Feb. 9 (Bloomberg) -- KBC Groep NV, Belgium’s biggest bank and insurer by market value, plans further repayments of state aid this year after writedowns on Greek bonds and mounting loan losses in Ireland and Hungary led the bank to cut its dividend.
Shareholders will receive a “symbolic” dividend of 1 cent a share, a condition for interest payments on the government funds, Brussels-based KBC said today in a statement. Fourth-quarter profit excluding some items fell to 161 million euros ($214 million) from 168 million euros a year earlier after KBC made the biggest additions to loan-loss provisions in two years. Analysts projected earnings of 244 million euros, the average of 11 estimates compiled by Bloomberg.
KBC said it’s making “considerable progress” with the planned sale of Kredyt Bank SA after the disposal of its Polish insurance business will help boost its core Tier 1 ratio to 12 percent from 10.6 percent at the end of last year. The Belgian bank agreed with the European Commission to reimburse 4.67 billion euros, net of penalty payments, of the 7 billion euros in state aid received by December 2013. KBC has until the end of this year to repay a remaining 3 billion euros of federal government funds before the penalty rate increases to 20 percent from 15 percent.
“Overall results look a bit light driven by impairments,” Albert Ploegh, an analyst at ING Groep NV in Amsterdam, wrote in an investor note. “Including state aid outstanding by 2013, KBC could report a core Tier 1 slightly over 9 percent on our forecasts, which could reassure the market further.”
KBC gained 1.38 euros, or 8.2 percent, to 18.07 euros at 5:40 p.m. on Euronext Brussels, the highest closing value since Oct. 13. The shares have lost 41 percent in the past 12 months, which compares with a 29 percent decline in the 49-company Stoxx 600 Banks Index in the same period.
Chief Financial Officer Luc Popelier said on a conference call with analysts today that KBC doesn’t face a deadline of repaying all outstanding state aid by Nov. 18, 2014, when a European Union-imposed ban on acquisitions expires.
Extending reimbursement over time minimizes the risk of a dilutive share sale to meet tougher capital rules as KBC got assurances from the Belgian national bank that the government rescue funds will continue to be considered as common equity.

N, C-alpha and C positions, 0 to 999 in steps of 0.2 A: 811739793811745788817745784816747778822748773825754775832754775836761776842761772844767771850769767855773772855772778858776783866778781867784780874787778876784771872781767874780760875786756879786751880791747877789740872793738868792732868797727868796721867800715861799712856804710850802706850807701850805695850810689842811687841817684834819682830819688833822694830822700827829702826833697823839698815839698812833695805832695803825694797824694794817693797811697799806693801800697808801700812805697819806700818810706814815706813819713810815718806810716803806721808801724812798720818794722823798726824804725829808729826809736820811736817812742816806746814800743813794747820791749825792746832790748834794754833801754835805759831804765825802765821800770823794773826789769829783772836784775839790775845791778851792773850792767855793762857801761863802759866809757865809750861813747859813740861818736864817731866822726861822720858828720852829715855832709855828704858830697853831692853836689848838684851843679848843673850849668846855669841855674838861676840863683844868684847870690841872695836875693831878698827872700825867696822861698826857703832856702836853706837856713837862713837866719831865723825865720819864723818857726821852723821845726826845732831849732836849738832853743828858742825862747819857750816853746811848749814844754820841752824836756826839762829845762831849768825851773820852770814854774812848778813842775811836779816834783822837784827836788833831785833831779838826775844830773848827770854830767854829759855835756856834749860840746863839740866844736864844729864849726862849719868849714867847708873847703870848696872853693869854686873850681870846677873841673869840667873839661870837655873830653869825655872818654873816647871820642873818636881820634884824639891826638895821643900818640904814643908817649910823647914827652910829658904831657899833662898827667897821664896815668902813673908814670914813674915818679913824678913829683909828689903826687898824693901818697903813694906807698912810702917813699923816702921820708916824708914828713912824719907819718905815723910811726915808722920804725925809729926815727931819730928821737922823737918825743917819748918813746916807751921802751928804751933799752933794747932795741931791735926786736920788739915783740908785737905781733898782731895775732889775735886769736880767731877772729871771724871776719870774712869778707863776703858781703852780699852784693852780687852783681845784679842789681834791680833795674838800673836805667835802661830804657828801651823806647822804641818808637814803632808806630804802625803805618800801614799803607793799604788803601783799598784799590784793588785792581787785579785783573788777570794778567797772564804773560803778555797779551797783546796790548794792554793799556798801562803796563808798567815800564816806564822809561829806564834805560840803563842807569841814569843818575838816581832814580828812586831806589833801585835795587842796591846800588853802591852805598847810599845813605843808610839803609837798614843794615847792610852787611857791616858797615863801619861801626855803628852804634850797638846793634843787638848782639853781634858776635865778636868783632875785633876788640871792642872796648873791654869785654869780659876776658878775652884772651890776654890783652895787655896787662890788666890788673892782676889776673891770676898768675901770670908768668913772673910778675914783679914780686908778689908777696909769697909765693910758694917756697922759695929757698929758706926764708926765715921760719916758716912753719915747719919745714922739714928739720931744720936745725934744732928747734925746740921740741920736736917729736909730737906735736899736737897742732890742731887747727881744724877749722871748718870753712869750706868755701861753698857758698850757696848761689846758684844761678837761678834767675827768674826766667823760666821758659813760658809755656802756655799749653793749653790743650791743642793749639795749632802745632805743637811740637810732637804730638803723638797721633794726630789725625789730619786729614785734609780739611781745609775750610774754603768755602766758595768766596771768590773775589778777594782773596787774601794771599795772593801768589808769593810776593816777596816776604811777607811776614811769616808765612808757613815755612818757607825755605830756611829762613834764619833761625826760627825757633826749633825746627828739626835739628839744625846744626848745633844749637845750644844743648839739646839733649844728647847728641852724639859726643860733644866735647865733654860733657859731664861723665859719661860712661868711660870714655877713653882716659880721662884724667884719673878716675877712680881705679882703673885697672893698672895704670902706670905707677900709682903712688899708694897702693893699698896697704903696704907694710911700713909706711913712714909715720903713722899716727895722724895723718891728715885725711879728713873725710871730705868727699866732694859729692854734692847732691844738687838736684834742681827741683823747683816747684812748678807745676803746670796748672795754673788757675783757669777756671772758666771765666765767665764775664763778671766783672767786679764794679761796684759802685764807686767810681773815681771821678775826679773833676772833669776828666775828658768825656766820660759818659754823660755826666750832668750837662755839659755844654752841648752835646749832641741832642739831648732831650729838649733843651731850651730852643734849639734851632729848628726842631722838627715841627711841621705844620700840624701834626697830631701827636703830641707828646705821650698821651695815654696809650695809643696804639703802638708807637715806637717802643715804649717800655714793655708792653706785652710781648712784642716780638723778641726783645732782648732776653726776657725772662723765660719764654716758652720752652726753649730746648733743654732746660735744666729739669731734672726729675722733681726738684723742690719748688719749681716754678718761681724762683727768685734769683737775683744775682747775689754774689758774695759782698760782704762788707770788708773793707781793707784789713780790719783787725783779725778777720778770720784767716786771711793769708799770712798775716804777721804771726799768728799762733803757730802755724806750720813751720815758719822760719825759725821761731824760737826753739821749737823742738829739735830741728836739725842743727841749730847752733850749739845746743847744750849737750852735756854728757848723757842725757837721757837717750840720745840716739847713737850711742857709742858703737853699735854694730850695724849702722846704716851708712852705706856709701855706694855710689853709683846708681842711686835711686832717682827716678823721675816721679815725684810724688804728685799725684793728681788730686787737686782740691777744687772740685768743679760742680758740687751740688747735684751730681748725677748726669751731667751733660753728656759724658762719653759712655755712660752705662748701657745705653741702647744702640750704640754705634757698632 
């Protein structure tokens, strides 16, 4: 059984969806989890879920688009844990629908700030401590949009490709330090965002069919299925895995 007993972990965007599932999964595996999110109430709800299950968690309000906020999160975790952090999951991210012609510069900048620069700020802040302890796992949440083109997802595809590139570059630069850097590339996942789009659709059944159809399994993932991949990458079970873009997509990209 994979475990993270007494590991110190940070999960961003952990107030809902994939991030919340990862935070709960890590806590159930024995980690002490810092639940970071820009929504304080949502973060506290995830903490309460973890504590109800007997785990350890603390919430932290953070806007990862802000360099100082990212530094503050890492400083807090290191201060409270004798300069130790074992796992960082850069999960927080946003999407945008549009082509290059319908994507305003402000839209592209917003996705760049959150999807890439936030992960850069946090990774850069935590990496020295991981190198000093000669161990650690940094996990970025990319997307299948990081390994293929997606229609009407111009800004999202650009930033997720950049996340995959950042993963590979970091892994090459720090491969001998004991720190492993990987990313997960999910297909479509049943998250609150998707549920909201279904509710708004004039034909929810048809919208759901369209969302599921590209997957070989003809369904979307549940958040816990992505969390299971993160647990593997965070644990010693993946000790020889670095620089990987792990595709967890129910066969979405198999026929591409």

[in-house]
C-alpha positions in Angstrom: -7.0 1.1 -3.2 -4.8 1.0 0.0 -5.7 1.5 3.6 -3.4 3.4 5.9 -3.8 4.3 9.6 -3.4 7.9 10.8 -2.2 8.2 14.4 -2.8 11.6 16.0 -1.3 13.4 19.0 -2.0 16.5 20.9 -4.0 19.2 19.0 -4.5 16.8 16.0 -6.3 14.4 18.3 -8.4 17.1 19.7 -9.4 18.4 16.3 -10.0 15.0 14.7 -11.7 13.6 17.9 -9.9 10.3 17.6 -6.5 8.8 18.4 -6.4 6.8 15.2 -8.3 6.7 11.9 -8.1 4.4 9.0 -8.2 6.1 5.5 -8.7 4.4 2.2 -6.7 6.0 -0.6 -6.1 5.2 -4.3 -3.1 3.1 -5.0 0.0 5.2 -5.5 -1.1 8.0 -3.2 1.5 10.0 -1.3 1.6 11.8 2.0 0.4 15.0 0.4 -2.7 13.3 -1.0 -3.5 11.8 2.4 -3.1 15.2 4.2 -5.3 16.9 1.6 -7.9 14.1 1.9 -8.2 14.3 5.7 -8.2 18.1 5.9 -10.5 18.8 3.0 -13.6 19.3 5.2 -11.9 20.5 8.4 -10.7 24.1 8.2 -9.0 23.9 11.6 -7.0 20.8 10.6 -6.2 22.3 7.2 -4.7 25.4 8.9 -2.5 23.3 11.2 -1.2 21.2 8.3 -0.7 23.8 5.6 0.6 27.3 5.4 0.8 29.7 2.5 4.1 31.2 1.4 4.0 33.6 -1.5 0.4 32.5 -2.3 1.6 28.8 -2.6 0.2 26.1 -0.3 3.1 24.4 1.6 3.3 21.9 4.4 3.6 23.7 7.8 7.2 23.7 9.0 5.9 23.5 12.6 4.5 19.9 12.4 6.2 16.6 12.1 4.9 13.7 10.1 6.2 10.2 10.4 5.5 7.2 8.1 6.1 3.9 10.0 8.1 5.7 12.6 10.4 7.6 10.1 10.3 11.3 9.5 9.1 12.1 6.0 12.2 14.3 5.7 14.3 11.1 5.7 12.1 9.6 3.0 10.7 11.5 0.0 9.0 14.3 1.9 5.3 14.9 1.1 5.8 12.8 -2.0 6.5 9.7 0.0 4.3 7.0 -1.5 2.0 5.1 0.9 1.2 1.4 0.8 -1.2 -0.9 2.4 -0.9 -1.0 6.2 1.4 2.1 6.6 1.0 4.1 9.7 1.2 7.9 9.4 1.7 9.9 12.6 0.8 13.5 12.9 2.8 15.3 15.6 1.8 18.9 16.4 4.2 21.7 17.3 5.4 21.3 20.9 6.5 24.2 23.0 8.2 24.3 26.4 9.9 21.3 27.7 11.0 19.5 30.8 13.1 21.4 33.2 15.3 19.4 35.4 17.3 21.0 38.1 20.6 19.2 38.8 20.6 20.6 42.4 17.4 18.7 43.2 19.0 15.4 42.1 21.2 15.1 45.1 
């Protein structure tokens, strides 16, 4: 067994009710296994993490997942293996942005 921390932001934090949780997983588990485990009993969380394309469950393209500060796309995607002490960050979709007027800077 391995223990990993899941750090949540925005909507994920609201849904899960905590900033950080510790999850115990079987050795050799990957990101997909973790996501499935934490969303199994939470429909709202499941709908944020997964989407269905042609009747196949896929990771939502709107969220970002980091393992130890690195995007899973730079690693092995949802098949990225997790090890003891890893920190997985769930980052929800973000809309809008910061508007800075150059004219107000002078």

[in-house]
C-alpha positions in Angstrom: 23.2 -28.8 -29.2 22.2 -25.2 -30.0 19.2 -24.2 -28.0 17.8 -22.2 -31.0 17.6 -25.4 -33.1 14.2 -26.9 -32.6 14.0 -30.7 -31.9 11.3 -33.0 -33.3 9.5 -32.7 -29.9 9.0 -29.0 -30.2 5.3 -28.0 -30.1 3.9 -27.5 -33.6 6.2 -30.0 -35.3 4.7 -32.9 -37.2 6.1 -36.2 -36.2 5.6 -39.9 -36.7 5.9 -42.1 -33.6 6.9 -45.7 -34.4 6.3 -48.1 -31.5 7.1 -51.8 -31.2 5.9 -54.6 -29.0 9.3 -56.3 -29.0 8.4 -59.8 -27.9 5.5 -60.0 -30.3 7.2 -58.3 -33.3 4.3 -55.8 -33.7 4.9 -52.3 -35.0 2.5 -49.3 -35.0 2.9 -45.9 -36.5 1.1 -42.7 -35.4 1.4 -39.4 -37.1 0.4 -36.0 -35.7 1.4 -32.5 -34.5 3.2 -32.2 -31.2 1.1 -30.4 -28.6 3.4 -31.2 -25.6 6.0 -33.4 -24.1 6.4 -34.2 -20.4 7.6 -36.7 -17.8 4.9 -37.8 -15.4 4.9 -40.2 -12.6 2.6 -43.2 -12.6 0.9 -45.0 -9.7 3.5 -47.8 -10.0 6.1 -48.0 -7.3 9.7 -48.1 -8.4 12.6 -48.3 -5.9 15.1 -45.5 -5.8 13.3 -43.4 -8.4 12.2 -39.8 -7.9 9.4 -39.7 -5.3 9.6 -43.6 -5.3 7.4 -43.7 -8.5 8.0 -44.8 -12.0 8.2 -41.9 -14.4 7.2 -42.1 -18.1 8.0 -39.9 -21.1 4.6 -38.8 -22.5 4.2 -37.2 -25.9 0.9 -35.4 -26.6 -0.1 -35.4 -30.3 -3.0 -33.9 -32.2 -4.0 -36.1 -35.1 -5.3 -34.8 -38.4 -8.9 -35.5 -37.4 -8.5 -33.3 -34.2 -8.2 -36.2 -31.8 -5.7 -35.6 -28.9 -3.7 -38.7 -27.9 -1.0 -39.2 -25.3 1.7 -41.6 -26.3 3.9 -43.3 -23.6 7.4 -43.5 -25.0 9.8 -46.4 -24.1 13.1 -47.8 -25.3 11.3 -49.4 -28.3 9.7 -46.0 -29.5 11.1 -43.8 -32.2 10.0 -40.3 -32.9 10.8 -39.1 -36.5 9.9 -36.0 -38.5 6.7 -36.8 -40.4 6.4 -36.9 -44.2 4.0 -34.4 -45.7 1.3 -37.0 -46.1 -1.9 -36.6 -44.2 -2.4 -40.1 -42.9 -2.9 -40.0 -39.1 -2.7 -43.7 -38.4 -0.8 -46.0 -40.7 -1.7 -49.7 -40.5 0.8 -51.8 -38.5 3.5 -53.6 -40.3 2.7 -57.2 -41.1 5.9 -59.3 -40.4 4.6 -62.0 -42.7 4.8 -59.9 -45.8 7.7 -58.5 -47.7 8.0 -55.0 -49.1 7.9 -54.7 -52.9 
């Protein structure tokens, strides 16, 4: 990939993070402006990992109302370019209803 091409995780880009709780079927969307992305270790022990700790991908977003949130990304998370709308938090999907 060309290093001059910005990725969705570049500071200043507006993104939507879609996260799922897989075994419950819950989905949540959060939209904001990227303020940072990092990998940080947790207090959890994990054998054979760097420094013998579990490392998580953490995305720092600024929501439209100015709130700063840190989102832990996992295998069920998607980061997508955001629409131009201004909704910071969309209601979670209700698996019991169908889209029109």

KBC already reimbursed 500 million euros of federal government aid last month and made a 75 million-euro penalty payment. It has to repay the 3.5 billion euros of Flemish government rescue funds at a penalty rate of 50 percent.
Profit was held back in the fourth quarter by an additional 85 million-euro pretax impairment on Greek government bonds and a further 71 million-euro provision to compensate clients who bought structured notes linked to government bonds of five euro-area nations including Greece for a potential payment default.
KBC sold an additional 1.7 billion euros of Italian government bonds during the quarter. Holdings of Greek, Portuguese, Irish, Italian and Spanish sovereign debt fell to 4.8 billion euros by the end of December from 10 billion euros a year earlier. KBC’s government-bond portfolio now totals about 51 billion euros.
The bank forecast loan losses in Ireland could increase to as much as 600 million euros this year from 510 million euros last year and 525 million euros in 2010. It faced arrears of at least three months on almost 18 percent of its 16.7 billion euros of loans in the country at the end of last year, up from 15 percent three months earlier.
KBC converted 300 million euros of subordinated debt into equity to bolster KBC Bank Ireland Plc’s capital following a 268 million-euro loss last year. The bank also said it took 3.2 billion euros in three-year loans from the European Central Bank, mostly backed by Irish mortgages, to make its subsidiary in the country less dependent on group funding.
An additional 100 million euros of three-year loans was drawn from the ECB by KBC’s bank unit in the Slovak Republic, Popelier said on the call. At the same time, KBC had 6.1 billion euros of deposits at the ECB as of Dec. 31, according to a presentation on its website.
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